What Is A Checking Account Used For?

Posted on October 30, 2019
understanding what is a checking account used for

One of the staples of managing your personal finances is having a checking account, but the question you might be asking is what is a checking account used for?

Whether you work full-time, are a student or you’re just in need of a place to store your cash, there are many ways to use and benefit from a checking account.

Keep reading to learn more about what a checking account is used for, how you might find one beneficial for your life and a few of the most popular checking account options.

How To Switch Checking Accounts

What Is A Checking Account?

A checking account is an account that provides you with easy access to your cash. You can access your money through a debit card, ATM, by writing checks or even transferring your money between different accounts.

Because they are meant for regular use, you will frequently find checking accounts to have a lower interest rate than other accounts that are meant for saving or investing.

That’s why you don’t want to use your checking account to store money long term. You can generally find a savings account or investment account that provides a better return on your investment.

Though they don’t offer a high-interest rate typically, the checking account is one of the most liquid options you have available aside from cash, so it’s great to store money that you will access regularly or need quickly such as your emergency savings.

A checking account is not a one size fits all option. There are checking accounts explicitly designed for personal use, for students, for those who are rebuilding their credit, and more. So, it’s likely that you could have various types of checking accounts throughout your life or at any given time.

Personal Checking Account

The personal checking account is a catchall for accounts that are meant for personal use. There are many types of checking accounts that you can open, depending on your particular situation.

You might choose to open multiple personal checking accounts to manage your spending. You could have one main account where your paycheck is deposited and you pay your main bills and another account that is solely for your variable expenses such as food and entertainment so you don’t blow your budget.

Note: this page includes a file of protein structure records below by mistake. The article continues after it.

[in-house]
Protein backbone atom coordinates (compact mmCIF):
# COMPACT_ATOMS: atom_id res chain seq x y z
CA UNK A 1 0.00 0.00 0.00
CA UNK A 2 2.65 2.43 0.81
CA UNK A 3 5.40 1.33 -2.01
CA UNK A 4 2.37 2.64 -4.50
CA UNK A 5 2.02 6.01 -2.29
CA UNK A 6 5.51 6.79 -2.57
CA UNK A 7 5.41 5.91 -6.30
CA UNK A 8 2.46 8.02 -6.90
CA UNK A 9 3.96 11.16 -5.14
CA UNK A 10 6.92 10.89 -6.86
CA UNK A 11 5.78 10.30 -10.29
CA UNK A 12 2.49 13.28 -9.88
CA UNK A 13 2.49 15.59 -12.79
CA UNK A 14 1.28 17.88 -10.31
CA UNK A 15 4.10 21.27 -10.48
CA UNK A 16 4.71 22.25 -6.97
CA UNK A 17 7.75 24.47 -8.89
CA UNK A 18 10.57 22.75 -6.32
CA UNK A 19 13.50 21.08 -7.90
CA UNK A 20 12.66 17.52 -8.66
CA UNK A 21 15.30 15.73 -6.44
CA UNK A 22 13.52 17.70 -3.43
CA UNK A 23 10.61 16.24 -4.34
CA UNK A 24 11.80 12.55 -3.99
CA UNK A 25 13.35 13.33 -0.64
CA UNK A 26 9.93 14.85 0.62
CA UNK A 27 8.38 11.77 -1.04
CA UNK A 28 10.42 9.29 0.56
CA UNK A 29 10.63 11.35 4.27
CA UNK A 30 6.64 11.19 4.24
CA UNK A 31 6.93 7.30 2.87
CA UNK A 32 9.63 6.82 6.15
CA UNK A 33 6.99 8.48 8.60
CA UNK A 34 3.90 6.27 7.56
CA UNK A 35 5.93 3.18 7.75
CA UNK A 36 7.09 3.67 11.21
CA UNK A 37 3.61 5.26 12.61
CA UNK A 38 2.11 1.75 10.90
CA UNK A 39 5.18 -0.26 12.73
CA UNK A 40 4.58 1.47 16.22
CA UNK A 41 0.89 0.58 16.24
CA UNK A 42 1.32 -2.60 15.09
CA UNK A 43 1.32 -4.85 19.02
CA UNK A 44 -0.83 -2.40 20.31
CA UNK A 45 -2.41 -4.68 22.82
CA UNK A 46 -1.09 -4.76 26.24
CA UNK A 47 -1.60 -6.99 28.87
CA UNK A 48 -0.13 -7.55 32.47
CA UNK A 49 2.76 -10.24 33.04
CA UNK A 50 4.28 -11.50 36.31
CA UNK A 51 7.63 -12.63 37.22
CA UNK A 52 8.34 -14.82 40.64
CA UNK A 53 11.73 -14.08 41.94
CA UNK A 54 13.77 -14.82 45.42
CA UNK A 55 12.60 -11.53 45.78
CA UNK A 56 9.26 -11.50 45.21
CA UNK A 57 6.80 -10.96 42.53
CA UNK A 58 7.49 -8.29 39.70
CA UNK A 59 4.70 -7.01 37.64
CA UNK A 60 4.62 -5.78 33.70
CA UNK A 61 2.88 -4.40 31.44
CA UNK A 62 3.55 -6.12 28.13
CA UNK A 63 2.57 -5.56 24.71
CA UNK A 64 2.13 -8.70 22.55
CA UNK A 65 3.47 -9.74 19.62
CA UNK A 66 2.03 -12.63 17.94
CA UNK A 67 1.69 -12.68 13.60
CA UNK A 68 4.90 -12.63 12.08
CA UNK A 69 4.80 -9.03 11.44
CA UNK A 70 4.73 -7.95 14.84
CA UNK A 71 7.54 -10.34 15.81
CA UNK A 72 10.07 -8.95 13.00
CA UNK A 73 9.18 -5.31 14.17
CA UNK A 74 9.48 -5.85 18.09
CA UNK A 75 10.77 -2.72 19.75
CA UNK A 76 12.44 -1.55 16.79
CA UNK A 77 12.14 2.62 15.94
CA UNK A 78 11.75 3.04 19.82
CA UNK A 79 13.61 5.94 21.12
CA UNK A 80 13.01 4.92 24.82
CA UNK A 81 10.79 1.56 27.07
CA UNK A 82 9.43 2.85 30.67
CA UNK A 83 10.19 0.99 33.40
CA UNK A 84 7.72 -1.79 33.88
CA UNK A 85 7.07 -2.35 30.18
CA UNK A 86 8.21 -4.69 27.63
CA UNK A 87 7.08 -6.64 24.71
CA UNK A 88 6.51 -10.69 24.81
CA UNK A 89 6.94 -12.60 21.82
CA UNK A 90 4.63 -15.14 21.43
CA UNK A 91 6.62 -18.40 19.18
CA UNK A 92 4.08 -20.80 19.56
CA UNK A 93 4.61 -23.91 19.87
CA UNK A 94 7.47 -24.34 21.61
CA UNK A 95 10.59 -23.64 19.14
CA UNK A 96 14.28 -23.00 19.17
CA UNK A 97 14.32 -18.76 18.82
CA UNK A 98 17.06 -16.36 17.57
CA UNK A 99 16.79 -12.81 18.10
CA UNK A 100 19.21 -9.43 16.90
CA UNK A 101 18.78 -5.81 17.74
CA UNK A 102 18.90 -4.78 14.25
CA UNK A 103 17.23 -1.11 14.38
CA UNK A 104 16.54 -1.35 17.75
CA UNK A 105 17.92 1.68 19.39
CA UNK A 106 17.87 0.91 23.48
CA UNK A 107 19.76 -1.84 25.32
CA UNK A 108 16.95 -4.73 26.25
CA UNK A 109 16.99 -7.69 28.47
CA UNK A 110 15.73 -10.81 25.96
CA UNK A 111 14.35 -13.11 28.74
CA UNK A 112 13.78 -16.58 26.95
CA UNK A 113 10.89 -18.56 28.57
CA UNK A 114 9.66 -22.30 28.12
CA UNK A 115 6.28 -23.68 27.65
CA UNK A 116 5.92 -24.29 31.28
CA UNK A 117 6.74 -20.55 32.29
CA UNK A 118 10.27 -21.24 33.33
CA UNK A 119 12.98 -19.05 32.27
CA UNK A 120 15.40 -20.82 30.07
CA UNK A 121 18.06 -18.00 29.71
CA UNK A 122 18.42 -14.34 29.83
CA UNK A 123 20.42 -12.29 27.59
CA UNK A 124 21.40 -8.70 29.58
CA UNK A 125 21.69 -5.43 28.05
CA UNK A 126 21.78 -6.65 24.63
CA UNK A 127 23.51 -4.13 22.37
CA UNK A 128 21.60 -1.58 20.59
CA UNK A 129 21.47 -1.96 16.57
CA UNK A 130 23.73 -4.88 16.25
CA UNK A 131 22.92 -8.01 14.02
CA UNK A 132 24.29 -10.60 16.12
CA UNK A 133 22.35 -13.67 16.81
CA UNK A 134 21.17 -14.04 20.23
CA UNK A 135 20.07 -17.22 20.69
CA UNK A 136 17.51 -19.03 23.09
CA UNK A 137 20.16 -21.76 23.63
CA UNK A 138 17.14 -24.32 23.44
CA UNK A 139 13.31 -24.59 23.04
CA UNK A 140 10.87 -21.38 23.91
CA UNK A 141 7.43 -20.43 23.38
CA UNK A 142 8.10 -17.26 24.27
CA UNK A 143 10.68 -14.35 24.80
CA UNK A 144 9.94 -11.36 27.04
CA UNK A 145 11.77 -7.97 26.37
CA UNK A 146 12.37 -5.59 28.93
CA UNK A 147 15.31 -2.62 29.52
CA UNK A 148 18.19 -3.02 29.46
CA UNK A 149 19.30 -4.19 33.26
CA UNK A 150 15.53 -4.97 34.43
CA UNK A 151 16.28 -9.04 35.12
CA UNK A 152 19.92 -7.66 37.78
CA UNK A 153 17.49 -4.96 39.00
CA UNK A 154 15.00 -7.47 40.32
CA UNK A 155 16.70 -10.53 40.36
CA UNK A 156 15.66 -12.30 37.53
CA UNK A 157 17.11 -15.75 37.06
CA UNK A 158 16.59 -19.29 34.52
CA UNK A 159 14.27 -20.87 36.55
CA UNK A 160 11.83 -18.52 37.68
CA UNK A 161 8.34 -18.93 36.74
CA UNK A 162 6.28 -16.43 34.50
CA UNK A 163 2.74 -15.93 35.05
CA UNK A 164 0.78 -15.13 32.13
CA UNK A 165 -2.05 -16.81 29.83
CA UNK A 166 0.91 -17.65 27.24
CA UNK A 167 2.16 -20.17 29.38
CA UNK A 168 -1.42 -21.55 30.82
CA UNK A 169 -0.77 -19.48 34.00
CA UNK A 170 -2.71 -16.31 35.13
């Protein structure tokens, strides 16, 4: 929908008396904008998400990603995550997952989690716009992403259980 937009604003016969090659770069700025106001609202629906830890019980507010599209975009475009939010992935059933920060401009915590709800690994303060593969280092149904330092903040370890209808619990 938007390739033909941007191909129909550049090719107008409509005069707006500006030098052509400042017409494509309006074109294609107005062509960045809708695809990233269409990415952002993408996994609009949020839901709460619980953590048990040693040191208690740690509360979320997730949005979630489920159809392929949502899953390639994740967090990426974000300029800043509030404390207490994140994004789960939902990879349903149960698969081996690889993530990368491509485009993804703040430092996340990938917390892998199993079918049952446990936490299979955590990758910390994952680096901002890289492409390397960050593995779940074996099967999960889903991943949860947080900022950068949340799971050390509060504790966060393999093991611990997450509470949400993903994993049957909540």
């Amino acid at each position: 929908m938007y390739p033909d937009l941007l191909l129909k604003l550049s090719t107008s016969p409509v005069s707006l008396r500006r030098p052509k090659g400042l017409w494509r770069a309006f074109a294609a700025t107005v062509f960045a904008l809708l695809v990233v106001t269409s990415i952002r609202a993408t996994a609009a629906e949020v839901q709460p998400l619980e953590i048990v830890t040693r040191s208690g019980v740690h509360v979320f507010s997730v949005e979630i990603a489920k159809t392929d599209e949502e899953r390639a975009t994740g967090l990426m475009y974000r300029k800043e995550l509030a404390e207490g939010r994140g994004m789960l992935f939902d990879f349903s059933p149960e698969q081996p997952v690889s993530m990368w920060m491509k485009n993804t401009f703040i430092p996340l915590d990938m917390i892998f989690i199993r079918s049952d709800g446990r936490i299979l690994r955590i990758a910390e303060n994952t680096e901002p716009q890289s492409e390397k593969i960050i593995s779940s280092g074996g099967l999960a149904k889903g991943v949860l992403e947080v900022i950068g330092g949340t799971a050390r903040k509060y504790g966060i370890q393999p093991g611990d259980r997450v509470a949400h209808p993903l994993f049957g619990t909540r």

There’s great flexibility with personal checking accounts that allow you to make the best use of your accounts to fit your financial needs.

Student Checking Account

A student checking account is also known as a minor checking account. It is specifically for those older than 13 who are in school whether that be middle school, high school, or college.

The student checking account is a great way to introduce young people to personal finance skills as they can deposit and withdraw money and have access to a debit card and checks.

Since this account is geared for those who are still learning to manage a checking account, there are generally low fees and required minimums. You may also find that rules regarding overdrafts and other penalties are more flexible since it’s expected that students will make mistakes as they learn to manage their money with a checking account.

Second-Chance Checking Account

A second-chance checking account is specifically for you if you find it challenging to qualify for a standard checking account due to a poor financial background. Some marks on your financial history that could lead to needing a second-chance checking account include a bad credit score or poor banking history.

Opening a second-chance checking account allows you to practice good financial habits, establish a positive banking history and eventually open a standard checking account.

You will find that second-chance checking accounts are generally easily accessible with low fees and minimum balances; however, there are usually restrictions on use while rebuilding your banking history.

Joint Checking Account

The joint checking account has two account holders with equal access to the funds and the ability to make choices regarding the account. Both account holders are responsible for fees related to the account and money in the account.

You will see joint checking accounts in many situations. For example, when a parent shares an account with their minor child to help them with their finances, or when married couples share an account to manage household expenses.

What Type Of Checking Account Do You Need?

A checking account is used to address several needs. Whether you’re a student, newly married, or working to rebuild your banking history, you can find a checking account for you.

Each account offers benefits and features to fit your lifestyle and make managing your finances easier.

At Partners Financial Federal Credit Union, we offer several checking accounts to help you best manage your finances.

Find helpful resources on checking accounts and money management in these articles:

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